By Gretchen Giles
THE GREEKS examined the human being in relationship to the gods, and the Elizabethans examined man's relationship to God. [Playwright] Peter Shaffer is examining man's relationship to a much-diminished God. On some level, this puts the power of man to create on the same level as God's ability to create, and this is the central challenge that comes across."
Finishing his thought, Paul Draper leans back in an upholstered seat in the empty Evert Person Theatre at Sonoma State University and smiles. A freelance director who donates his time to San Francisco's Magic Theater as reader of original scripts, Draper is obviously pleased to meet the challenges raised by the mighty psychological drama Amadeus, opening Feb. 28 at SSU.
Set amid the ending shambles of composer Antonio Salieri's life, Amadeus--made into an Academy Awardwinning film in 1984 by director Milos Forman--is far more about Wolfgang Amadeus Mozart's rival than it is about the envied genius himself. A court composer of much renown, Salieri lived with the anguished knowledge that while he could hear and appreciate the full mastery of accomplished composition, he himself could never achieve it. Does this torment lead him to fill Mozart's cup with a venom powerful enough to kill the man in his prime? Ah, there's the rub. In fact, there's the play.
"This is a modern play," stresses Draper of this intensely 20th-century work, which marries notions of the divine from our era with passions of 200 years ago. Noting that Shaffer is a Mozart aficionado who owns thousands of Wolfie's recordings, Draper--a deeply intelligent and quiet man in sweater and loafers--nonetheless devoted hours of library time delving into the 18th century and into the particular intricacies of Mozart's and Salieri's lives.
"I found out in my research that there are a number of anecdotal pieces of evidence about Salieri and the question of whether he did murder Mozart," says Draper. "There was a piece published in the Vienna newspaper just days after Mozart died suggesting that he had been poisoned, suggesting that another rival composer had been hired by the Freemasons to kill Mozart because he wrote The Magic Flute and brought the Freemasons into it."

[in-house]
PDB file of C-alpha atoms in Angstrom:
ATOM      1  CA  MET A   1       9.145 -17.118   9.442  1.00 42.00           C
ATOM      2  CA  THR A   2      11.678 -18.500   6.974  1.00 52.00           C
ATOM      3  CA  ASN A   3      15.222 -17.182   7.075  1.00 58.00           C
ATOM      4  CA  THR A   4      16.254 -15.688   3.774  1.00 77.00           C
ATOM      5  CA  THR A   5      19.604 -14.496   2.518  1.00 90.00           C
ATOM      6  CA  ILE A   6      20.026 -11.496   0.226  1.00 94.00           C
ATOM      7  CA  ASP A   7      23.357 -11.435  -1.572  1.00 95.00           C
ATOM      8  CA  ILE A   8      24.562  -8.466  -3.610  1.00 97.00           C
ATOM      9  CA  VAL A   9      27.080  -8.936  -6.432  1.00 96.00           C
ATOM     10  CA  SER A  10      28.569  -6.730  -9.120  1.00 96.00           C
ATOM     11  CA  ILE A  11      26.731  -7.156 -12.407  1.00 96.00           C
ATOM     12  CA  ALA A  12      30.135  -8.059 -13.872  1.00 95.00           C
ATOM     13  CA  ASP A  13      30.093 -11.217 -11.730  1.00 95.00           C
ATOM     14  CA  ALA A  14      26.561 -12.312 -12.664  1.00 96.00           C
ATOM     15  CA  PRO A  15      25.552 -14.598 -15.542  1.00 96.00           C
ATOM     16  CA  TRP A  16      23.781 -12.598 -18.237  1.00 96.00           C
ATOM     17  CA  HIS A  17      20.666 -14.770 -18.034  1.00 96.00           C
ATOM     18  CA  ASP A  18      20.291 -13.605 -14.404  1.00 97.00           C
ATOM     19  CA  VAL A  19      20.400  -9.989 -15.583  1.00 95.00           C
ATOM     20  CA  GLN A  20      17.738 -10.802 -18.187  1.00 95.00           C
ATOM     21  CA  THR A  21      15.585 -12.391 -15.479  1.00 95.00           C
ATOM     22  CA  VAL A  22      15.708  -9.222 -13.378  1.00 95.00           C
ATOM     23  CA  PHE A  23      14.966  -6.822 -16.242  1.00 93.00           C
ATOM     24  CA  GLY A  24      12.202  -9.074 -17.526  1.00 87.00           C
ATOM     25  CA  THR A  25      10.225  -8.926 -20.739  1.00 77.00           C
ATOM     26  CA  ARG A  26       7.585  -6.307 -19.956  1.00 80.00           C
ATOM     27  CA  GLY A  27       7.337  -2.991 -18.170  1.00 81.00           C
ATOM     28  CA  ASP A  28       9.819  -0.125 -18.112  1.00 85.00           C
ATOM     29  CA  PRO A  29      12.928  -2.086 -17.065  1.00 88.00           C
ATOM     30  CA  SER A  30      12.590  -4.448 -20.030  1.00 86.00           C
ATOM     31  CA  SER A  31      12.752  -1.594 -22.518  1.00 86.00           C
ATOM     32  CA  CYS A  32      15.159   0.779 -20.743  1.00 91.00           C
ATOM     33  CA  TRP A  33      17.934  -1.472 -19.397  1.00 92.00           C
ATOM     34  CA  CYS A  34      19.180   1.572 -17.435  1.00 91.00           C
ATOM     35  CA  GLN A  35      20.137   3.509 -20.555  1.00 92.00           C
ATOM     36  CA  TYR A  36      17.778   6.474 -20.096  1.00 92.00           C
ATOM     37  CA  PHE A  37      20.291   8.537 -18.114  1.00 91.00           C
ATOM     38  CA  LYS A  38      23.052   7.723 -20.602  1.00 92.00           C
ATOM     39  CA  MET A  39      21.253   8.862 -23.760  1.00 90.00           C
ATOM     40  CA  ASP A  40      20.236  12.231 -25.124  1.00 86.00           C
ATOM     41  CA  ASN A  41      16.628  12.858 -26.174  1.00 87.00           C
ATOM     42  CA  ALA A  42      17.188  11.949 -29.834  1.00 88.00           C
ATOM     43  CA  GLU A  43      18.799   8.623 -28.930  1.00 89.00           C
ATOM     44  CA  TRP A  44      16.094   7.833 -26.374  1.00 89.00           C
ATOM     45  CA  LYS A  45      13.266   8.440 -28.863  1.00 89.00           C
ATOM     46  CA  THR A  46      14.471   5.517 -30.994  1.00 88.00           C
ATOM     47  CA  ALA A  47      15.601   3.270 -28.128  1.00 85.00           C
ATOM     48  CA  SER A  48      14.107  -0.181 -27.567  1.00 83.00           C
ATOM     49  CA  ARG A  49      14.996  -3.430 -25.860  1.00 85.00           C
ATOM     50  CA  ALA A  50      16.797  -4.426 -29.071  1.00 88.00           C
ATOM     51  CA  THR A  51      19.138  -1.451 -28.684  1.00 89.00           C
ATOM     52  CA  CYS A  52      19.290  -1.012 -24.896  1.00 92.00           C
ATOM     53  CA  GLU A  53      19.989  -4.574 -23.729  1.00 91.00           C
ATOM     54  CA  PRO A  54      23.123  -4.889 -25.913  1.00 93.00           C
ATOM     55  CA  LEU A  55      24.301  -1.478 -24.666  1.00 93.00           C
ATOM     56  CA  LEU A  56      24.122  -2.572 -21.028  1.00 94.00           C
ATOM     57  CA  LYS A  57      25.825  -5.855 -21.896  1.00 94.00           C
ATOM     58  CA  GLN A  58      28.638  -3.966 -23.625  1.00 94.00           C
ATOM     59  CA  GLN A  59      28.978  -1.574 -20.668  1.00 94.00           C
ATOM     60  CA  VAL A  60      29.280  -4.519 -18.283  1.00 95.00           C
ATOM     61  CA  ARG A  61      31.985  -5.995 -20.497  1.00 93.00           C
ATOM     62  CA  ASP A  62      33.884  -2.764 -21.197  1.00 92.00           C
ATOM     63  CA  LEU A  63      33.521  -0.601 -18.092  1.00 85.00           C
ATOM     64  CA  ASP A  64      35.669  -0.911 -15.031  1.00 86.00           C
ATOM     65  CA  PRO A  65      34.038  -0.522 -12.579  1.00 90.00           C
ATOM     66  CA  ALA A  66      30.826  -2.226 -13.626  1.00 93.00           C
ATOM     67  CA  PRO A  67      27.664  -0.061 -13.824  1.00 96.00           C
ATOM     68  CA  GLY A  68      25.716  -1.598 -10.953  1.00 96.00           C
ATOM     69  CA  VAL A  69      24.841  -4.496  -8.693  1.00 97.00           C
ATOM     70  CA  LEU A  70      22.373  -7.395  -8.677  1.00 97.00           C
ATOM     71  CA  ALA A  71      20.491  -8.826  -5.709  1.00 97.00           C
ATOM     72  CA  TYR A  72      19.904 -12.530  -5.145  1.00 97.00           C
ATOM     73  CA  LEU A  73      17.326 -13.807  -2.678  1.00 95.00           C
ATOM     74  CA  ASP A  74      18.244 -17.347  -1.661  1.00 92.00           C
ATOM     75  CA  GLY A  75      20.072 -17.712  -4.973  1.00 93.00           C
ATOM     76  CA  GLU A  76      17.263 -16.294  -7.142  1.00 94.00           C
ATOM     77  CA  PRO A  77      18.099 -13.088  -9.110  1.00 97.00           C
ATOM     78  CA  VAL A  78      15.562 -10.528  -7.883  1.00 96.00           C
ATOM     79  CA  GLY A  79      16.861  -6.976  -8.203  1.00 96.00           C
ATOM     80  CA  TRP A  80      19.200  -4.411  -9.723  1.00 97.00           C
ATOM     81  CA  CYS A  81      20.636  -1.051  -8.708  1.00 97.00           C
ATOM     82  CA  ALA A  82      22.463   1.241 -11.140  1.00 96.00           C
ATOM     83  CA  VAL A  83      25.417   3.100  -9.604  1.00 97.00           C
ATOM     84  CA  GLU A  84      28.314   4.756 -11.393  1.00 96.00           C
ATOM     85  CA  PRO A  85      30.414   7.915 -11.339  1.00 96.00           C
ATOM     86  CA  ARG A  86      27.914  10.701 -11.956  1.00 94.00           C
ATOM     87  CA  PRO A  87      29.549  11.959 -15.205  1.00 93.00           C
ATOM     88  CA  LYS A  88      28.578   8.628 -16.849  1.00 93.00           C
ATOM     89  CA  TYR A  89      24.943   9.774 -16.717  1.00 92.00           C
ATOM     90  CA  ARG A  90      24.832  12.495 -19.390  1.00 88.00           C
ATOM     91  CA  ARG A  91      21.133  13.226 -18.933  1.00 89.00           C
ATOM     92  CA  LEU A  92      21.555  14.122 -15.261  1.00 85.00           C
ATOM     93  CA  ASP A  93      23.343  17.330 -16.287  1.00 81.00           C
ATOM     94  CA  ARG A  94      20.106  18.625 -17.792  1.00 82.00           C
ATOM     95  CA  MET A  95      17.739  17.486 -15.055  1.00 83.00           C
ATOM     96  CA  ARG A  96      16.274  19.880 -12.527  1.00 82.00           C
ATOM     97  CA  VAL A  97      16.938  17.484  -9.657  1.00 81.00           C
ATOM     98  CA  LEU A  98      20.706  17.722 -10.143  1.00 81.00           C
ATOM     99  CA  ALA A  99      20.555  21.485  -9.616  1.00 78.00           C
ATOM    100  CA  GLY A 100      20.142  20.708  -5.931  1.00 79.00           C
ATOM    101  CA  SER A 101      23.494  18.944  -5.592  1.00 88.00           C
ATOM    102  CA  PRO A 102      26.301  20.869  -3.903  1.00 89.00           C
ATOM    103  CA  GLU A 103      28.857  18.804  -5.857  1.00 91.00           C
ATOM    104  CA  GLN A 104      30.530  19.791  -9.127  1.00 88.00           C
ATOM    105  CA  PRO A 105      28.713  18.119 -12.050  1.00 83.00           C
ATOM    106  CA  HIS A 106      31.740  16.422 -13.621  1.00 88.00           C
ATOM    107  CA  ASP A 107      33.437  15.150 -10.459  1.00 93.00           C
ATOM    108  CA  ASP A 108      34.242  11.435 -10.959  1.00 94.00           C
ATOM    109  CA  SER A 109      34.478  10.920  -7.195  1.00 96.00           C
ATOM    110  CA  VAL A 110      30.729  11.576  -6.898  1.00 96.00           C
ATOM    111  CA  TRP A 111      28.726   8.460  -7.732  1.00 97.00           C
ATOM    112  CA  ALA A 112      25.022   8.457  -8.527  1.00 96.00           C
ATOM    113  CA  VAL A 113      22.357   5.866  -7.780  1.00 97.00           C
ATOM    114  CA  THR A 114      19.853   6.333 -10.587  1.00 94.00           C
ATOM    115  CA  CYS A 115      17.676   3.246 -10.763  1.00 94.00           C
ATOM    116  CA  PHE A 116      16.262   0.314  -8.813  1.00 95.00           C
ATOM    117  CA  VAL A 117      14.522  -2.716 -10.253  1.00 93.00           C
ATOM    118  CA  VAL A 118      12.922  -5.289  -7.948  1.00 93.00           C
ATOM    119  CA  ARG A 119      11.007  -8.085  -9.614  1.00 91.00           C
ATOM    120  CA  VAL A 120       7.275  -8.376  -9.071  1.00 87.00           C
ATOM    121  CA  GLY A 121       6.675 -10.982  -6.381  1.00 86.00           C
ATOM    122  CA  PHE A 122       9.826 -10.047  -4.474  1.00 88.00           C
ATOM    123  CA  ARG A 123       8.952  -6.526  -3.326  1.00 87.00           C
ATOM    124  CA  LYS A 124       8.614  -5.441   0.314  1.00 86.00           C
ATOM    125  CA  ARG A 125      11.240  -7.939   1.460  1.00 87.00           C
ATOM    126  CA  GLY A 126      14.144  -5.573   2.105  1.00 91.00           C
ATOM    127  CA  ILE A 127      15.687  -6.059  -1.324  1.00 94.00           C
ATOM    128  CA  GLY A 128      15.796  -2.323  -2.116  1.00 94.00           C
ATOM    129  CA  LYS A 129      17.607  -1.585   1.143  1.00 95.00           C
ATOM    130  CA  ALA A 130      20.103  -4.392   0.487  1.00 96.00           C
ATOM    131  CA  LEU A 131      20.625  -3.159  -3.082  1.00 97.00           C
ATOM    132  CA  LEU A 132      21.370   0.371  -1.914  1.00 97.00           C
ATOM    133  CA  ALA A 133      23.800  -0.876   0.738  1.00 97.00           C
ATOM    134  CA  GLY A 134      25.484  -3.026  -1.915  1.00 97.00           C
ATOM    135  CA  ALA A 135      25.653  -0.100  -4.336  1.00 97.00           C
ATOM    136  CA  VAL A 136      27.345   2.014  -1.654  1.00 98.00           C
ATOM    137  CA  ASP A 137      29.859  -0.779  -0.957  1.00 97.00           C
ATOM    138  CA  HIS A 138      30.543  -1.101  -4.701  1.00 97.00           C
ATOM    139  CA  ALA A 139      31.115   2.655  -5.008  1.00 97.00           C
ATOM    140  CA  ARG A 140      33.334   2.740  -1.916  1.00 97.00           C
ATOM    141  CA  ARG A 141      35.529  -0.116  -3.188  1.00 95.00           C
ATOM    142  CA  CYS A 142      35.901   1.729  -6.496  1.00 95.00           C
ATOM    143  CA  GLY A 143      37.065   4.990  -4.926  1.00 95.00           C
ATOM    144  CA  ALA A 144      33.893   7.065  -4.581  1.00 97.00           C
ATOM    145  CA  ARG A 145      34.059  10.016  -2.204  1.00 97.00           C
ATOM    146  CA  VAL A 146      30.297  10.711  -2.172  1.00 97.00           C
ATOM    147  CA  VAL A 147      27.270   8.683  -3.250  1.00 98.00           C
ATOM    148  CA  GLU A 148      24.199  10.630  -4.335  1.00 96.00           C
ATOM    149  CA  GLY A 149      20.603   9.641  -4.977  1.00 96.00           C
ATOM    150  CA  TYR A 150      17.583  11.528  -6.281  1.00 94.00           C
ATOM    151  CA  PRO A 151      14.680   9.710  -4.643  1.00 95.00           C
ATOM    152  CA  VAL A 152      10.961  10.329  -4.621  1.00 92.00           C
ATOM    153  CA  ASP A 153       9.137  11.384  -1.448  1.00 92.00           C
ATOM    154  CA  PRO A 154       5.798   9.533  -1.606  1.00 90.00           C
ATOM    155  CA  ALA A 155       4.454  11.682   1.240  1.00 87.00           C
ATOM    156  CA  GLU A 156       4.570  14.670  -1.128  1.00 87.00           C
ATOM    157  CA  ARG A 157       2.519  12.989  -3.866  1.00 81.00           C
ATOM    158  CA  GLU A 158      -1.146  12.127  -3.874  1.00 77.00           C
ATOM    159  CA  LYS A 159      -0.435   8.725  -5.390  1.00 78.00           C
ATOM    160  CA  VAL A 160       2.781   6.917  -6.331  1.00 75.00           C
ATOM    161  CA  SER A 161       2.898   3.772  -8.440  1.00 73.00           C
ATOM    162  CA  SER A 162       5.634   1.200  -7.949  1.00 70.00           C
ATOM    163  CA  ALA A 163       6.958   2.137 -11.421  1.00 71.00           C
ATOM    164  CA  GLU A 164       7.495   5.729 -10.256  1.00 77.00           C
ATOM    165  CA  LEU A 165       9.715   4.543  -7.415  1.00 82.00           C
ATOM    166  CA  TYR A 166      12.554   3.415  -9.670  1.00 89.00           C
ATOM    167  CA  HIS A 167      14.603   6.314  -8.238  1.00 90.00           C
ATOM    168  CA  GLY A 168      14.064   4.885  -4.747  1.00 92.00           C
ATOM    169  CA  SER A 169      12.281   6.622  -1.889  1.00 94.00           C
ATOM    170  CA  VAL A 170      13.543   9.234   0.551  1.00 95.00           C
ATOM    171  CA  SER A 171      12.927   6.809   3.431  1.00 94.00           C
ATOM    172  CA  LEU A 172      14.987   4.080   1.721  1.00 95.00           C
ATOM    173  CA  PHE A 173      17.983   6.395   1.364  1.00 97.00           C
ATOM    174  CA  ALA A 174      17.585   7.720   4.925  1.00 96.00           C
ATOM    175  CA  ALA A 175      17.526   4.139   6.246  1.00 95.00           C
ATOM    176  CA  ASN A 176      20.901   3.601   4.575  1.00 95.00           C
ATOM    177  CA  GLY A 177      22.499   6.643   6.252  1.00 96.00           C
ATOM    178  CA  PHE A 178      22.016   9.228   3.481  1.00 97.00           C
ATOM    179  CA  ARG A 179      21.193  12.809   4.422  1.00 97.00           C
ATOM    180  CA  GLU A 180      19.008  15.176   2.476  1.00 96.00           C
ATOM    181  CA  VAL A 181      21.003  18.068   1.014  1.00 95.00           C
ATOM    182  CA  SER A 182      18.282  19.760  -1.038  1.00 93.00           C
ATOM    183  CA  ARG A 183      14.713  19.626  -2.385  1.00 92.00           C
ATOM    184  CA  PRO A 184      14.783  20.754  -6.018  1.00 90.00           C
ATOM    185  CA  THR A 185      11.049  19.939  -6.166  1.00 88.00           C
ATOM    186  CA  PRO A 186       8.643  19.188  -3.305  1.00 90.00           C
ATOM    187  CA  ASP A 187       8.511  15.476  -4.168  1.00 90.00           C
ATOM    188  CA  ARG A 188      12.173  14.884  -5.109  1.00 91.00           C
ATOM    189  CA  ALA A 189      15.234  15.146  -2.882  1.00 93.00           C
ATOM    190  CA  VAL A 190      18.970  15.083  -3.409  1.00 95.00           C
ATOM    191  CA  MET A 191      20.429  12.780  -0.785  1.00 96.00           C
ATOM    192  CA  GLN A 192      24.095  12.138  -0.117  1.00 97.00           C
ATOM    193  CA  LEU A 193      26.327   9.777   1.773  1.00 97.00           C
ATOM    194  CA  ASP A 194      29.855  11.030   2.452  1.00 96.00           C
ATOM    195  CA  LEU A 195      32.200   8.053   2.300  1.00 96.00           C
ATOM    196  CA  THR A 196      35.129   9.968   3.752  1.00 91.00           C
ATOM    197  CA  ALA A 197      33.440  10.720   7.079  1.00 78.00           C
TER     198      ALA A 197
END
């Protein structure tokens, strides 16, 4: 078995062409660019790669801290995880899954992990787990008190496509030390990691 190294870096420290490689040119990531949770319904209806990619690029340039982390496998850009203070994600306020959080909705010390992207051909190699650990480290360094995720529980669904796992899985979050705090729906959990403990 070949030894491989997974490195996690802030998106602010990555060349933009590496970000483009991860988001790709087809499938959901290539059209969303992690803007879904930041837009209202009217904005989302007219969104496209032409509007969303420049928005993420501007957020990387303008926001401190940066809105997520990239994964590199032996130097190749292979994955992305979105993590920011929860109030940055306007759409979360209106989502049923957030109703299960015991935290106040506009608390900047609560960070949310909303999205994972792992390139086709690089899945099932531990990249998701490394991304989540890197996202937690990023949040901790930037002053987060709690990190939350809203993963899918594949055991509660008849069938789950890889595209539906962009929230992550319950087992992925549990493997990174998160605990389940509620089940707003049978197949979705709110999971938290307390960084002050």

Laughing over the enduring nature of conspiracy theories, he continues. "But in a kind of interesting twist, there is the suggestion that when Salieri was on his deathbed, he said to people, 'I had nothing to do with the murder, I did not kill Mozart.' But then he attempted suicide, so you're left with this notion of, well, like O.J. Simpson: 'If I didn't kill my wife, why am I driving two miles an hour, eluding the police, down the freeway?'"
Of the 30 performers onstage, only one is a professional actor. Tahmus Rounds, an SSU graduate, plays Salieri. Fearing that all his rehearsal time would be spent with the actor portraying this complex character, Draper decided on a professional in order not to leave the other actors neglected.
"Working with student actors is enormously exciting," he says, as members of a stage management class bustle into the auditorium, instantly changing the air in the room from that of quiet reflection to a charged atmosphere of whoops and yells and compliments on Draper's new haircut. "You go out into the professional world and it's easy to forget that there's a reason why you do theater.
"The reason I do theater is because I want to tell a story and deal with great literature and to communicate with an audience ideas that are important," he says, leaning forward. "You get out into the commercial world, you can forget that those are the reasons why you are doing it; and working with the students, you can just see this fire in their eyes."
Amadeus runs Friday-Sunday, Feb. 28 through March 9, at 8 p.m. with matinees each Sunday at 2 p.m. Evert Person Theatre, Sonoma State University, 1801 E. Cotati Ave., Rohnert Park. Tickets are $6-$15. 664-2353.
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From the February 20-26, 1997 issue of the Sonoma County Independent
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